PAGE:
Date of Award

Summer 8-30-2010

Degree Type

Thesis

Degree Name

Master of Arts (MA)

Department

Communication

First Advisor

Holley Wilkin

Second Advisor

Cynthia Hoffner

Third Advisor

Svetlana Kulikova

Fourth Advisor

Mary Stuckey

Abstract

Autism has been declared an urgent public health concern by the U.S. government and an epidemic by some advocacy groups. Determining autism’s diagnostic criteria, prevalence, and causes have been challenging. It is important to examine how the U.S. media have contributed to the public’s understanding of autism. Previous research found that British media coverage of the theory that vaccines cause autism was shown to contribute to the decline of vaccination rates in Britain (Lewis & Speers, 2003). This study examined U.S. television news media coverage using an agenda-setting theory and media framing perspective. A content analysis was conducted of national television evening news broadcasts airing on ABC, CBS, and NBC from 1994, when autism was first recognized as a spectrum disorder through April 2010, the time of this study. Specifically, this study examined the saliency of autism stories and how autism was framed in terms of prevalence and causes.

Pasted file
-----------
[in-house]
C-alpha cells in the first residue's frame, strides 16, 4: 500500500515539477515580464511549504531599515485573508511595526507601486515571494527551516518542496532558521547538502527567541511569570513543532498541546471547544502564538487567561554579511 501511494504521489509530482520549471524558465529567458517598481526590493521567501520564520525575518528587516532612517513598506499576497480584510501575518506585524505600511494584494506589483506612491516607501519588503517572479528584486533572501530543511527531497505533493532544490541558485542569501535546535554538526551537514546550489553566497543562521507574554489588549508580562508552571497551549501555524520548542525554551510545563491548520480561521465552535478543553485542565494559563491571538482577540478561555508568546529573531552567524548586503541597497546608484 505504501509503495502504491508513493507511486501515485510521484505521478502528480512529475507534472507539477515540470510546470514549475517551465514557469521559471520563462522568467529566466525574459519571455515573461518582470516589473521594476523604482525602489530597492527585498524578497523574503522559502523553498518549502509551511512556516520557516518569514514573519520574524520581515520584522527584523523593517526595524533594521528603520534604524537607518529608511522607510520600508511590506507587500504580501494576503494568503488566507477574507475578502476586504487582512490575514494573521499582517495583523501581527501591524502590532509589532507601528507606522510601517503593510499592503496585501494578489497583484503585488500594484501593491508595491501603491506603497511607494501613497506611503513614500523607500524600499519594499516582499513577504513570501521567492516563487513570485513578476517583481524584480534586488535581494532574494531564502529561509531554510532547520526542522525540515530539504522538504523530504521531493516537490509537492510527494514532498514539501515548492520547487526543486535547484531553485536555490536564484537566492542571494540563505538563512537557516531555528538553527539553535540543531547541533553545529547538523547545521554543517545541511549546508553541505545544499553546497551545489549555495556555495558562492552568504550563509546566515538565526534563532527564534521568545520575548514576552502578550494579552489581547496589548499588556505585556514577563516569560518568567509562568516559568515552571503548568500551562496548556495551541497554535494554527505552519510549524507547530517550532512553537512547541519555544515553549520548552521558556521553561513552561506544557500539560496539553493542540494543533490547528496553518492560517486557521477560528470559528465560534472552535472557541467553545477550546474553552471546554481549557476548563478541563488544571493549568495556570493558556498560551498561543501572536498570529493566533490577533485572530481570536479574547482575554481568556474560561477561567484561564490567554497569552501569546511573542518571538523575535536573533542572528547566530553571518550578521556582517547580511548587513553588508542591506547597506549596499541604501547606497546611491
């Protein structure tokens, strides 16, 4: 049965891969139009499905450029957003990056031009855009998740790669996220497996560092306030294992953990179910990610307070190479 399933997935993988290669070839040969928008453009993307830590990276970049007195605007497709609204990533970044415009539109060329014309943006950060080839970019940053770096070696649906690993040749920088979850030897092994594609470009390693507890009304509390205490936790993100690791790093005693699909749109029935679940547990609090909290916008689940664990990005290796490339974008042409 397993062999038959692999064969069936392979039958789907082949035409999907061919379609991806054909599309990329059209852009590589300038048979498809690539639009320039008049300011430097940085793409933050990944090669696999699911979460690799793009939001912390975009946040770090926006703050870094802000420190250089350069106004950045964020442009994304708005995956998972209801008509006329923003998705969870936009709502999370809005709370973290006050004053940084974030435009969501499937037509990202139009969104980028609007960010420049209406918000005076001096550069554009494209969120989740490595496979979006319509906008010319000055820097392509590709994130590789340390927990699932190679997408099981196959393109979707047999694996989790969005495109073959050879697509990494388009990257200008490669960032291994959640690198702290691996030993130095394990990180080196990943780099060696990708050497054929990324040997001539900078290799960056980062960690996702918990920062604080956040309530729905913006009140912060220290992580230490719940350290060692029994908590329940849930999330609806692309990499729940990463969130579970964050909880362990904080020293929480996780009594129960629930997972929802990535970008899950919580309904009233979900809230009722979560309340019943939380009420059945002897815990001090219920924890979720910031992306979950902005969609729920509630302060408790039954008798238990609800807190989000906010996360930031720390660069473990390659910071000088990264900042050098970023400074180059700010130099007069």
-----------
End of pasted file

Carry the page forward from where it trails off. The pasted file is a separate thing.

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Communication Commons

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